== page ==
- Museum number
Iron plough coulter. Square-sectioned stem, slightly bent at its top, with a blade which is almost a right angled triangle and which is noticeably worn at its edge. The blade is narrower than the stem with a marked shoulder at the junction. It is not set
- Production date
Length: 695 millimetres
- Curator's comments
- Iron plough coulter
Roman Britain, 1st-4th century AD
From Great Witcombe, Gloucestershire
The coulter was a technical innovation introduced to Britain by the Romans. Its function was to make a vertical cut in advance of the plough-share, which then undercut the furrow made by the coulter. This made it easier to cultivate heavy soils. Roman coulters were therefore stout knife-like iron blades with a heavy shaft by which they were secured to the plough's wooden beam.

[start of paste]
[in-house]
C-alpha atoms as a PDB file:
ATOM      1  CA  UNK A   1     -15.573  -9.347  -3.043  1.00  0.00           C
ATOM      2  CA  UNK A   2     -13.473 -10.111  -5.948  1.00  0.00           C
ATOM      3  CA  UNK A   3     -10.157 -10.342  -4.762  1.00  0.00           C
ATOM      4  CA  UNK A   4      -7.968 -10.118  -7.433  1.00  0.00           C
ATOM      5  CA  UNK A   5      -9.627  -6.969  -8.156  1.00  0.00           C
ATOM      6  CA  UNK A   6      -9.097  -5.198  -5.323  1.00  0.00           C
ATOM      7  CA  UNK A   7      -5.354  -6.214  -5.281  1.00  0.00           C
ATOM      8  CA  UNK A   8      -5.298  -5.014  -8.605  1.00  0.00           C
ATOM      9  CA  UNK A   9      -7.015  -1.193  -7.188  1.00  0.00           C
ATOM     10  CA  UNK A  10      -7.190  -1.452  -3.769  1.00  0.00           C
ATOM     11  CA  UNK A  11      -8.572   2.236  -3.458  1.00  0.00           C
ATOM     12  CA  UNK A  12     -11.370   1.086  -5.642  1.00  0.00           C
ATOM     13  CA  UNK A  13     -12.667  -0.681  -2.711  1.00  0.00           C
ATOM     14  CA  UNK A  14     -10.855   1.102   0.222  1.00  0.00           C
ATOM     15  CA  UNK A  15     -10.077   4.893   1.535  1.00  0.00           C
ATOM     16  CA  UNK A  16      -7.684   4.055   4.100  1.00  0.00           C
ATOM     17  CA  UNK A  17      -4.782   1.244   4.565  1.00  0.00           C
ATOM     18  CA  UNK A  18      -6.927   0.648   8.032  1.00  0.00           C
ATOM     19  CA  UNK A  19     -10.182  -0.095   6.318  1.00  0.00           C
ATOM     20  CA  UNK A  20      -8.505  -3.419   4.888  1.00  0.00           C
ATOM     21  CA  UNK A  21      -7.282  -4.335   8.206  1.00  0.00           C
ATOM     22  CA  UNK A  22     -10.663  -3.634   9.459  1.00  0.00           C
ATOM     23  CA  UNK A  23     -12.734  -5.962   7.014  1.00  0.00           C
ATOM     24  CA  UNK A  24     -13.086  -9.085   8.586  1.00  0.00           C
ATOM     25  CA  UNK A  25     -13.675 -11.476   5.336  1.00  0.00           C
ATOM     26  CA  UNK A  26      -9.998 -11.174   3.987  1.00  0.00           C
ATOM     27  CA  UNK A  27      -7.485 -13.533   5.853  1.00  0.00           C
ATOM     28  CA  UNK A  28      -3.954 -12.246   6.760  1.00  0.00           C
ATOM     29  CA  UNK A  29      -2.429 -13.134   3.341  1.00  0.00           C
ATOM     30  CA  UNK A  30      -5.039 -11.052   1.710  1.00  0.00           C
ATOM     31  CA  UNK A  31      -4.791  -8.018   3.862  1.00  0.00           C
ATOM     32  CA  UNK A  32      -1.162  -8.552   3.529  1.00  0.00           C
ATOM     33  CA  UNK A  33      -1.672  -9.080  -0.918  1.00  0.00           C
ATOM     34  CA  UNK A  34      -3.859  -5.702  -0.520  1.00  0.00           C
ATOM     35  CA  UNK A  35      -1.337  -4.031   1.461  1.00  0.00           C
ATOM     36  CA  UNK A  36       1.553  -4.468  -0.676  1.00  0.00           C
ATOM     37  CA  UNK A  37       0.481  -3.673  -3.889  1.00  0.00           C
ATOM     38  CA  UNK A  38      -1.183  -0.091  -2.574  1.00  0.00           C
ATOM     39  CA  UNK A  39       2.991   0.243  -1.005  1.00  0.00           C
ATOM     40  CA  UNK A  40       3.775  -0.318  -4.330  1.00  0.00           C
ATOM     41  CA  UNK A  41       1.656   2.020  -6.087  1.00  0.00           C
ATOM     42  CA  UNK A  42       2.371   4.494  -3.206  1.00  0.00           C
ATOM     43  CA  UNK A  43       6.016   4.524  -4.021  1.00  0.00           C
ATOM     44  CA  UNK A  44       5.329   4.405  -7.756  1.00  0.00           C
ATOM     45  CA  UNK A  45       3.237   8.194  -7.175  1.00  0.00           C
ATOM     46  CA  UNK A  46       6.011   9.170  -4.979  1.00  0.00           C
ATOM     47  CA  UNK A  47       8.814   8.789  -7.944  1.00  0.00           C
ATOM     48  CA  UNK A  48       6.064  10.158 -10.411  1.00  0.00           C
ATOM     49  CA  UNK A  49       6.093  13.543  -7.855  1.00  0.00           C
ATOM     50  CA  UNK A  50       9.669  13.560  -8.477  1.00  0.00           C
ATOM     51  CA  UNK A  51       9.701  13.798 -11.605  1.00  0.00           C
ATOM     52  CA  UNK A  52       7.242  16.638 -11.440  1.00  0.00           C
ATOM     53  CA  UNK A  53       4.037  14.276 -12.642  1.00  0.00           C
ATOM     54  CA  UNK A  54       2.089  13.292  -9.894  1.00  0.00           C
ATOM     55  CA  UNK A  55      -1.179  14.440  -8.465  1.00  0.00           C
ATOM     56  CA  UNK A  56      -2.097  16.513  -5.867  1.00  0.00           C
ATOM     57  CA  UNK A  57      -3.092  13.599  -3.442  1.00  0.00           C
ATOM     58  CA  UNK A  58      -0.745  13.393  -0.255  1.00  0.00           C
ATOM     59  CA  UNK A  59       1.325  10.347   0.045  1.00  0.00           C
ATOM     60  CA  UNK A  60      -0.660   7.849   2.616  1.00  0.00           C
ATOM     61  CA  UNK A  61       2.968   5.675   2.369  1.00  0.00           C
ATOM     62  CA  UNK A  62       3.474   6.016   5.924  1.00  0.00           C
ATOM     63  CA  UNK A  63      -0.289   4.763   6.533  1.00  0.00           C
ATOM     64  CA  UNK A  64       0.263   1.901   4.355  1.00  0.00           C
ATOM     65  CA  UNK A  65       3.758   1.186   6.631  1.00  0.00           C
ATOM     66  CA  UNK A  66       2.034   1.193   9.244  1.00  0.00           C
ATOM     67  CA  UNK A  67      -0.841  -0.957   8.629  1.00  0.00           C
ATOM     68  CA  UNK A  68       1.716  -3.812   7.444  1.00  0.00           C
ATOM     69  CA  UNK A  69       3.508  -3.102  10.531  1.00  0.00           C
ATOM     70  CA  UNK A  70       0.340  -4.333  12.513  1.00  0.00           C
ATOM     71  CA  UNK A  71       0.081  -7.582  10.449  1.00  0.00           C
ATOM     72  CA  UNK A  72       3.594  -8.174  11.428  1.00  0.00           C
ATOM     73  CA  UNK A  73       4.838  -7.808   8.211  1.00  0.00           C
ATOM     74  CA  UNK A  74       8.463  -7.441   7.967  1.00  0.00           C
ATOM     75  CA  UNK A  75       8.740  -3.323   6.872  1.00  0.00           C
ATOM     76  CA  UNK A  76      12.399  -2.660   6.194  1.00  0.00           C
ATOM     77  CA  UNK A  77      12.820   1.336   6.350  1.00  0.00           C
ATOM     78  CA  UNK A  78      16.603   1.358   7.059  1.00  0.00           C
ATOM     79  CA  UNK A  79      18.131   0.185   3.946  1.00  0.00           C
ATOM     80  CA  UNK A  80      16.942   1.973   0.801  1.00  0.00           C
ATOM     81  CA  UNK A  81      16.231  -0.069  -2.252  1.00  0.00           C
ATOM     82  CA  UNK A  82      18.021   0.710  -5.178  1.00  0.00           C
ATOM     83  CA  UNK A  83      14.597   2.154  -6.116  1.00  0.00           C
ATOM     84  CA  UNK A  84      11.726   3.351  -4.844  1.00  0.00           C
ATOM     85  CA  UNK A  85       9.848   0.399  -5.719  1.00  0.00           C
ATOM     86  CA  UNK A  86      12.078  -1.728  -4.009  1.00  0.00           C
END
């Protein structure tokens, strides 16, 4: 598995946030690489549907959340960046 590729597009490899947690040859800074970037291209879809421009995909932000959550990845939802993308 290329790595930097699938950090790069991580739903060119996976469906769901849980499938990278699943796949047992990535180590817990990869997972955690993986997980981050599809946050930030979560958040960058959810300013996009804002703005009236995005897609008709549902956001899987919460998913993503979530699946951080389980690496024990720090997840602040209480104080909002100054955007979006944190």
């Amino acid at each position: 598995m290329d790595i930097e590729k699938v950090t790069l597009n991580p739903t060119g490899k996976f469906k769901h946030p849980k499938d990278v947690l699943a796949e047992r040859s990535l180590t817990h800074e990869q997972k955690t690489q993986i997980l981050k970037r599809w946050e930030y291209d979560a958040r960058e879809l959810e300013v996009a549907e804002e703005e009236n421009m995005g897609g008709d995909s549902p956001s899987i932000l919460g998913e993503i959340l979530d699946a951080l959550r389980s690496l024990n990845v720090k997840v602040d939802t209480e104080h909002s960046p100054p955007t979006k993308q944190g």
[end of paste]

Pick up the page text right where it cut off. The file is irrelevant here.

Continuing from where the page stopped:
Bibliography: Lysons 1819, 178; Payne 1947, 111.
- On display (G49/dc16)
- Acquisition date
- Britain, Europe and Prehistory
- Registration number